Because your thoughts and feelings about what is going on can influence so many of your body’s systems. Even your immune system. Your immune system can be activated by events that happen in the tissues of your body, along with your brain’s interpretation of those events.

Your thoughts and feelings actually influence your brain’s map of the body, or your brain’s inner reality. If your immune system is triggered, it is thought to be able to create what is known as mirror pain, meaning you will feel pain on both sides of your body. It will feel like your pain has spread from one area to another.

When your immune system reacts, it produces small immune molecules called cytokines. These float around inside your body and help you to heal. Some promote inflammation and some stop inflammation. Your immune system is supposed to be a good thing. A powerful protection system. However, like all other systems, it can also turn into a problem for you if it gets stuck on hyperdrive.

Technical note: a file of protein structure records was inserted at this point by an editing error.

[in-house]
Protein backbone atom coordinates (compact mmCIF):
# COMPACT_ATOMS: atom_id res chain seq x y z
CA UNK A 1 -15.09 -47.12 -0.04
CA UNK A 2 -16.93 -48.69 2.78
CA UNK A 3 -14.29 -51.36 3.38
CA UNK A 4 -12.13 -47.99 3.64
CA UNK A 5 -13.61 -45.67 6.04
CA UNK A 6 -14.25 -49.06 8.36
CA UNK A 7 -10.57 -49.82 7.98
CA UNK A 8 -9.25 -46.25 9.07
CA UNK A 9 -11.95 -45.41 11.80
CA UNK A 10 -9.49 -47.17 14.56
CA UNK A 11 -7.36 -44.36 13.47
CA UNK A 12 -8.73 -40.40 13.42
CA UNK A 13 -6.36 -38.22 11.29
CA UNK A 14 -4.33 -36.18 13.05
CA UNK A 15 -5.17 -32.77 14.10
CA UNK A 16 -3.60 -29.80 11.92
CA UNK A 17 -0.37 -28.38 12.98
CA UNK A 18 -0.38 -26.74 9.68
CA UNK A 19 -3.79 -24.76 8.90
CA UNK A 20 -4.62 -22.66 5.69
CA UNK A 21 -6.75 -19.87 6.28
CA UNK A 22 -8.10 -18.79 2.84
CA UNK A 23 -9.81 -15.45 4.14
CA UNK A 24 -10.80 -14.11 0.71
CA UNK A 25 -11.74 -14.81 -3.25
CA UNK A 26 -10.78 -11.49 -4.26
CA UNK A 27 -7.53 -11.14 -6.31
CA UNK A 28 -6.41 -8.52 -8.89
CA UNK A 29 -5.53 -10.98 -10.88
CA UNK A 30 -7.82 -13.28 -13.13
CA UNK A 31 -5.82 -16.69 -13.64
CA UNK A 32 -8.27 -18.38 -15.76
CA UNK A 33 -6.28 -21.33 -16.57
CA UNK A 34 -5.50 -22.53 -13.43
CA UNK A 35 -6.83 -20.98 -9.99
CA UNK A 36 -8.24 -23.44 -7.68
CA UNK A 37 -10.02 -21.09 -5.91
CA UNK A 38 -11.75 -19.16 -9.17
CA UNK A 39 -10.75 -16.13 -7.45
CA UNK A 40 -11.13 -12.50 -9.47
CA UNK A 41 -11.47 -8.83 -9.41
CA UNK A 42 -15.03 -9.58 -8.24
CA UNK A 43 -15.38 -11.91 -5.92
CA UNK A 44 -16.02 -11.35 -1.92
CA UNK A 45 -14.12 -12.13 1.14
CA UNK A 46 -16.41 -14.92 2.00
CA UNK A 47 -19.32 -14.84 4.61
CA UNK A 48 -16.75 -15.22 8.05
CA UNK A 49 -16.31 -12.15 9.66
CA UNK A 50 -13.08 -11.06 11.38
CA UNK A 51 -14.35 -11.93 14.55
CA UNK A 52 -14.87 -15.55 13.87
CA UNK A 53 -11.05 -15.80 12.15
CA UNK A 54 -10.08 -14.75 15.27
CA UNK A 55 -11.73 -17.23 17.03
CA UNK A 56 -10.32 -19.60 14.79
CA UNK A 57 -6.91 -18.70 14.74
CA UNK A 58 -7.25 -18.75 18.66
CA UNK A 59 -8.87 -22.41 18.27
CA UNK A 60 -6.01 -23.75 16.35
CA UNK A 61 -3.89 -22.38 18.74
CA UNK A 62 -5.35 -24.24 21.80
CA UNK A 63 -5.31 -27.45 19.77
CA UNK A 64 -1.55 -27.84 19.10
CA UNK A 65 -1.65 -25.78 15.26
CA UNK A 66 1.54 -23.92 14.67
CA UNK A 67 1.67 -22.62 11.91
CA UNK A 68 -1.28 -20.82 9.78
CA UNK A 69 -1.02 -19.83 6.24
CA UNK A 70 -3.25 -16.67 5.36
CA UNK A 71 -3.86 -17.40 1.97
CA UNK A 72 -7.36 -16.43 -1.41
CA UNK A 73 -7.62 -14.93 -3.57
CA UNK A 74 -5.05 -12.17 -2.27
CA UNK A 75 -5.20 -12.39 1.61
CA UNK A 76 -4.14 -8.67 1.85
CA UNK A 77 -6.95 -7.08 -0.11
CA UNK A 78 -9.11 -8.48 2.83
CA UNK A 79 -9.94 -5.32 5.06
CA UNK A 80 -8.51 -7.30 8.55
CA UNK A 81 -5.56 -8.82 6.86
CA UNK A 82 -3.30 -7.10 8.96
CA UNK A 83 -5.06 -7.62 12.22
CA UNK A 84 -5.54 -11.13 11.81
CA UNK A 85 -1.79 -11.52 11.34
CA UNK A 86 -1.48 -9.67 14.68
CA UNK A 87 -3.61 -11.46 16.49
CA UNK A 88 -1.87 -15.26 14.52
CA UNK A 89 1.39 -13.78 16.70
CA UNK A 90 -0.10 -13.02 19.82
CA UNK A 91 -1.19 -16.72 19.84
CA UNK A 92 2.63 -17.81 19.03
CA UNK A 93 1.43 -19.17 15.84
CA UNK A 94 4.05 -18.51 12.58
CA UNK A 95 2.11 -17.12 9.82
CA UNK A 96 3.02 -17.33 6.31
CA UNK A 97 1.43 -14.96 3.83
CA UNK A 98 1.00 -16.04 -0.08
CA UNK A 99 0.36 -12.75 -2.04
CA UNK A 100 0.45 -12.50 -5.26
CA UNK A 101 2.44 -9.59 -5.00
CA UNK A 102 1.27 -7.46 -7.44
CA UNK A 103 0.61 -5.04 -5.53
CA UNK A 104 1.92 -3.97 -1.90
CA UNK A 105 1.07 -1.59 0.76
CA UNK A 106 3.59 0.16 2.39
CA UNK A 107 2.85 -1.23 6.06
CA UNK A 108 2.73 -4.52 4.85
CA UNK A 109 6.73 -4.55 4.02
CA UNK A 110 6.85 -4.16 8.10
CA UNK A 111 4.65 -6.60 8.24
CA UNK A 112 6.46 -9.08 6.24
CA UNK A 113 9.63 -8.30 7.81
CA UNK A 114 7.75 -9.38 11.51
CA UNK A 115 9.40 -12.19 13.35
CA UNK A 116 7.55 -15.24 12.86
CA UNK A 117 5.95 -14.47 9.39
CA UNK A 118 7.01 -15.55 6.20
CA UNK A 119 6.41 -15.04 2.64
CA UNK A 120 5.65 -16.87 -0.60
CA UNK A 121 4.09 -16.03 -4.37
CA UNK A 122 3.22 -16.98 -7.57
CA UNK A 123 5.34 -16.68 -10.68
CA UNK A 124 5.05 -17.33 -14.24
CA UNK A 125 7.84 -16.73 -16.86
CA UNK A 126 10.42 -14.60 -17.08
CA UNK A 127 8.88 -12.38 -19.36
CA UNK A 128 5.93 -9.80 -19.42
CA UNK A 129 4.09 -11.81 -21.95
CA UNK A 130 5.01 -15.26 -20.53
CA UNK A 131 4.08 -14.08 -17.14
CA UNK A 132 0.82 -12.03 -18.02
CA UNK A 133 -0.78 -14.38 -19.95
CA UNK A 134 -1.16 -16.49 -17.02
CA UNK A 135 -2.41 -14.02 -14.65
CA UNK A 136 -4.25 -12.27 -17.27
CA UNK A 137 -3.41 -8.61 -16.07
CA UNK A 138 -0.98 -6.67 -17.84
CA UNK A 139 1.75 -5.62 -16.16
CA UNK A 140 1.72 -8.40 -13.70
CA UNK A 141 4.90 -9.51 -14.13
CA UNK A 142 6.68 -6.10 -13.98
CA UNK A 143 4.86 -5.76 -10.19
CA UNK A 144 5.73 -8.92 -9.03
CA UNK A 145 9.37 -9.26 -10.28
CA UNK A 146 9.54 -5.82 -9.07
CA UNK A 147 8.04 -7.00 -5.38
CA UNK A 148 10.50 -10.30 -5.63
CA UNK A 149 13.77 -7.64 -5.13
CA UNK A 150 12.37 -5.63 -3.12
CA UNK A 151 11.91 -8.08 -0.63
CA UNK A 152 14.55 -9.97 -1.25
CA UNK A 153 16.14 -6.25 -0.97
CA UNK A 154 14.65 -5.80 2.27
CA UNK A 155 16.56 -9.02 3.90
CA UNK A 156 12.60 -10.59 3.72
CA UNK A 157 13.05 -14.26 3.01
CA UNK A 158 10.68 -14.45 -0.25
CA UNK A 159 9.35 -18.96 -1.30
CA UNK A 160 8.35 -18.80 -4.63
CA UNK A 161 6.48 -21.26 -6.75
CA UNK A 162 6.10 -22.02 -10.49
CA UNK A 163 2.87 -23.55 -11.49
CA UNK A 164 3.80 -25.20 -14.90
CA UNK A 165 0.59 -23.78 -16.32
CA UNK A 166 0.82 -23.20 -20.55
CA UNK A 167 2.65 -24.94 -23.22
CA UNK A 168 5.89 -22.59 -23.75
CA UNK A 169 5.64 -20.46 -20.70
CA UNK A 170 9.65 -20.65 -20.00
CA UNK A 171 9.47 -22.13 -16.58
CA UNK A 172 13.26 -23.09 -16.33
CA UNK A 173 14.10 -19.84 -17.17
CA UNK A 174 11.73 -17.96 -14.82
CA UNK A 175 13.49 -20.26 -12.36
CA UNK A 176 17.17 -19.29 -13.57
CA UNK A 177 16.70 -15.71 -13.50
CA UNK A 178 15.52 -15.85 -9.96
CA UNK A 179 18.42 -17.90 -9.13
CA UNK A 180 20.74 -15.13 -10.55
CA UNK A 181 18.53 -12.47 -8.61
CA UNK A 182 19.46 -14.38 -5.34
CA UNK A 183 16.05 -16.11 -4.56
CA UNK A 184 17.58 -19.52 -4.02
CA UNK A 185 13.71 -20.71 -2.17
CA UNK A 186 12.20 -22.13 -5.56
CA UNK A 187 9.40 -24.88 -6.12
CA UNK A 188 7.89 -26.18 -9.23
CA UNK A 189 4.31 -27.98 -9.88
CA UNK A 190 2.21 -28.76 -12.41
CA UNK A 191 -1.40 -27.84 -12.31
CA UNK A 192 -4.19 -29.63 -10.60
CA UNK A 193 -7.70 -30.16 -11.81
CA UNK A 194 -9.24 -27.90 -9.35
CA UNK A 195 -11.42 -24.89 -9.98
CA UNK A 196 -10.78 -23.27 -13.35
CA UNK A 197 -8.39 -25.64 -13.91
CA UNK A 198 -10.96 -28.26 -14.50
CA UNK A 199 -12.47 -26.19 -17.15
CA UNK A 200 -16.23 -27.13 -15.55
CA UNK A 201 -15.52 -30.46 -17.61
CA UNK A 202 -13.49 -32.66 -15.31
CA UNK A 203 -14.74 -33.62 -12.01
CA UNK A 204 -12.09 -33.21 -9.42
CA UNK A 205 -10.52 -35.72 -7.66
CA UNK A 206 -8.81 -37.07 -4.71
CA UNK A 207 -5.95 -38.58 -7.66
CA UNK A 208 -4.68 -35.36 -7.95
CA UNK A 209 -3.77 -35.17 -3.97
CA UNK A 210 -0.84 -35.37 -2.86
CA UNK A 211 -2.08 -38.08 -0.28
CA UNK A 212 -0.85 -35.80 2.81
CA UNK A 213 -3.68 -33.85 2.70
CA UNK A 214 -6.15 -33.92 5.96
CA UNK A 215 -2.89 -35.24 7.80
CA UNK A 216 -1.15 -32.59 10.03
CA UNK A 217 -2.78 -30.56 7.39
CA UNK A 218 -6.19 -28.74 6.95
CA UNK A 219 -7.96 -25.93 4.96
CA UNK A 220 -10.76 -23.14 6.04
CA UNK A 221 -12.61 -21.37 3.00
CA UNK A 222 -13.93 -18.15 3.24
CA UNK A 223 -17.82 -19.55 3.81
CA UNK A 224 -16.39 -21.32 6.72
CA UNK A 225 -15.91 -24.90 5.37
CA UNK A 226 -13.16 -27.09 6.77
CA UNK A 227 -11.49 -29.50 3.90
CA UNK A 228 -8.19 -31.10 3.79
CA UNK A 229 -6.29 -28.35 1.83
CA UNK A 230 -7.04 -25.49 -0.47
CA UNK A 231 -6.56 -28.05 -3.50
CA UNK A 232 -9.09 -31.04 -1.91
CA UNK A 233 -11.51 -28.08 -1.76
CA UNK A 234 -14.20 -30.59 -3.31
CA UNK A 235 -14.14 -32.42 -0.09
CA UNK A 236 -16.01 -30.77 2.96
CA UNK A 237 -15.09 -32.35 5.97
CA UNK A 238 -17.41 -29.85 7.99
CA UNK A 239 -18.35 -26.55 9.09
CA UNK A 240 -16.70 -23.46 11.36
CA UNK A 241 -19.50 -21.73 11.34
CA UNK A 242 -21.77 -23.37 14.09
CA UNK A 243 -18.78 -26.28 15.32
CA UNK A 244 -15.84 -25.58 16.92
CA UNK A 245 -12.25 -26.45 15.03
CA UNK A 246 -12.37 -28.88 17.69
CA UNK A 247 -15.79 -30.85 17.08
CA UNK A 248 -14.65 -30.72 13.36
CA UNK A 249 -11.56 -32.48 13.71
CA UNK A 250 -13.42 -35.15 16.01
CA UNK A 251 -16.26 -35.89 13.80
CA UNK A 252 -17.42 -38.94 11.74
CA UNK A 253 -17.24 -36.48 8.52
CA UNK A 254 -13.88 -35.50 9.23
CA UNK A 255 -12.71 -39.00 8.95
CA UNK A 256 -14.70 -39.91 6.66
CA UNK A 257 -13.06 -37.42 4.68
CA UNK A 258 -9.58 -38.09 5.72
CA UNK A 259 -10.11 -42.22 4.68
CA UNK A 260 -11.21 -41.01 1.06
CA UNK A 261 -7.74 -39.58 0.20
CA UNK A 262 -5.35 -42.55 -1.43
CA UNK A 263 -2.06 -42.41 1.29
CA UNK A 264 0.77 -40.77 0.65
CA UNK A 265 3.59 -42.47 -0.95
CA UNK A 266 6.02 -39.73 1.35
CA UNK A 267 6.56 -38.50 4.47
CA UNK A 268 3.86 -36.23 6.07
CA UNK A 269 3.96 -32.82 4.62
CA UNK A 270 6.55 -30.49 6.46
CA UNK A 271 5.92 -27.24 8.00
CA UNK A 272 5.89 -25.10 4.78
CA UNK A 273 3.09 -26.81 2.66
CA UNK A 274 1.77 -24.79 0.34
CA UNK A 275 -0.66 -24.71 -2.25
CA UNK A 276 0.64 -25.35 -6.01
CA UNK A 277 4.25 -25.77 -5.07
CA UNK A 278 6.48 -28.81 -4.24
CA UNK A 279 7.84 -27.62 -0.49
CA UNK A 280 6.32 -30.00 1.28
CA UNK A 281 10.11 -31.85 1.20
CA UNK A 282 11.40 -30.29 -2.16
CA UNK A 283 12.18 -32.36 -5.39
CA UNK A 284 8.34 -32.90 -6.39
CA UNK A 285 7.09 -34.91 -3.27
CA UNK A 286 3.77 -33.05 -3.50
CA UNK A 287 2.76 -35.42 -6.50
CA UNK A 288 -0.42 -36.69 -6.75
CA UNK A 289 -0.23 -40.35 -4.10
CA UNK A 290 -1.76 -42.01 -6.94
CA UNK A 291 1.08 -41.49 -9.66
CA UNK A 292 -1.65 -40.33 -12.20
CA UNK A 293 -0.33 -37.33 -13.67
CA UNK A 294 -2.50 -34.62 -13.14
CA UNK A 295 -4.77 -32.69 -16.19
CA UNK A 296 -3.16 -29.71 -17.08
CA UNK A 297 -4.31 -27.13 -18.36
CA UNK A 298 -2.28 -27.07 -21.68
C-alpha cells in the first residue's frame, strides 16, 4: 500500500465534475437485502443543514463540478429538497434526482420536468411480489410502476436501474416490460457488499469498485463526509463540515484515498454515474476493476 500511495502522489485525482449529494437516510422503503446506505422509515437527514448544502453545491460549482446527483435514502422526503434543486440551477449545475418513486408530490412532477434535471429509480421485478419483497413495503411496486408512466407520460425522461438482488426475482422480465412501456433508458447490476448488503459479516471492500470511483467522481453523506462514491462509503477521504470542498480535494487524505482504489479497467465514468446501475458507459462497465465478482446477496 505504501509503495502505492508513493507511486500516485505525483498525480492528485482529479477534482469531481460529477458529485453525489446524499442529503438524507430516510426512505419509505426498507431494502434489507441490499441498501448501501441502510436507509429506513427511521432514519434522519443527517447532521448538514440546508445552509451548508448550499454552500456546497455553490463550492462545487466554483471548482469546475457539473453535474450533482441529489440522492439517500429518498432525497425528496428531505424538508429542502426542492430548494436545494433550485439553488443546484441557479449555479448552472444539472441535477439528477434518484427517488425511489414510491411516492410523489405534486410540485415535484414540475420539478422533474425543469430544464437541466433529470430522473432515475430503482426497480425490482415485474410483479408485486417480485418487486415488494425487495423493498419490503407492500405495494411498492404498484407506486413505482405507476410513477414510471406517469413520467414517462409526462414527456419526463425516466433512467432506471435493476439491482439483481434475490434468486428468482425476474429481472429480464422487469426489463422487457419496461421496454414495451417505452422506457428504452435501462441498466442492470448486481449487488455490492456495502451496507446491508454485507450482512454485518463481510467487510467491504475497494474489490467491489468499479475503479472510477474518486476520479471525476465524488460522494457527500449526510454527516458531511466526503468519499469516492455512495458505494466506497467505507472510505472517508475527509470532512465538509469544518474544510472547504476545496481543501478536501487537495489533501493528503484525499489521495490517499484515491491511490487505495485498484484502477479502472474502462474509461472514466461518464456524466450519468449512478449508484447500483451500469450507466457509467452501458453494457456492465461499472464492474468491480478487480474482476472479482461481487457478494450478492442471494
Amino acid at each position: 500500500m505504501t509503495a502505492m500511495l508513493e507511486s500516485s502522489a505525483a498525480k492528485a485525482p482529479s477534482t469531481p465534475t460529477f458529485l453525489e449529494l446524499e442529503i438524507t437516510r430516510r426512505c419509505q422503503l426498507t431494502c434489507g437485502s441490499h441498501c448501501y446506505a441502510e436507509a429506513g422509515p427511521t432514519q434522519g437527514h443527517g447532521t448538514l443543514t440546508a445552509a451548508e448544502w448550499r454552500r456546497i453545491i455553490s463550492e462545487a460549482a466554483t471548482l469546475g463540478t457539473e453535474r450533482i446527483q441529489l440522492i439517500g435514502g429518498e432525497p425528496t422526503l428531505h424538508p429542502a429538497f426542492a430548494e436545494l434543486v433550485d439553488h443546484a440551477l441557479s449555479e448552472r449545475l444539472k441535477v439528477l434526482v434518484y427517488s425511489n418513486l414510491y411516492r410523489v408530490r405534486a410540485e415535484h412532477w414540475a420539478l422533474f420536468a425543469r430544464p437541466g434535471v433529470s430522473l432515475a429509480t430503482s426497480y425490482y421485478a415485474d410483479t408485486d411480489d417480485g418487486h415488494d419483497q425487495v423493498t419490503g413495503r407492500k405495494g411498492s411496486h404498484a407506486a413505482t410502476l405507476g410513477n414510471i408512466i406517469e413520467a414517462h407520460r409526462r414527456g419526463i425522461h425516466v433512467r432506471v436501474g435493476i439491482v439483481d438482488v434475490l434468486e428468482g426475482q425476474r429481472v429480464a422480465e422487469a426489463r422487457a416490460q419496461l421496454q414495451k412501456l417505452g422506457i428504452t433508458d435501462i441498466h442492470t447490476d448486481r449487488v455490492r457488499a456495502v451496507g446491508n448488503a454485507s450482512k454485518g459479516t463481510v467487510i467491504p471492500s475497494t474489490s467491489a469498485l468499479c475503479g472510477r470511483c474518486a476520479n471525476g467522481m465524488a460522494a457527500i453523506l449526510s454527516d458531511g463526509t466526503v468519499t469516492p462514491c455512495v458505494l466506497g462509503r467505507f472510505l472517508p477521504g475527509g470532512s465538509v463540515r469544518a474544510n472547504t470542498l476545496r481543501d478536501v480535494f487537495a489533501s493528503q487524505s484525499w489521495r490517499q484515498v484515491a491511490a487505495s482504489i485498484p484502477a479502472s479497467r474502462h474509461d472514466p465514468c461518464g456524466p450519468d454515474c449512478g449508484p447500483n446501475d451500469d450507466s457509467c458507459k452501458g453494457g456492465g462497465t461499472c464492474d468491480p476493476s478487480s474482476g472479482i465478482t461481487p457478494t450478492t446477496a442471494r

We know that long term stress and pain actually leads to an alteration in the immune system, which results in more cytokine molecules that promote inflammation. We know that your immune system is closely linked with your alert and danger sympathetic nervous system and responds to cortisol and adrenaline.

Also, your immune system can turn on parts of your brain that produce more cortisol and adrenaline, so it can become a vicious cycle.

So what can you do?

There are actually many things you can do to help yourself, to buffer your immune system and improve your pain!

  • Mindfulness meditation is well known for quietening the mind,  helping to reduce worries about thoughts and feelings and calming the body’s stress response.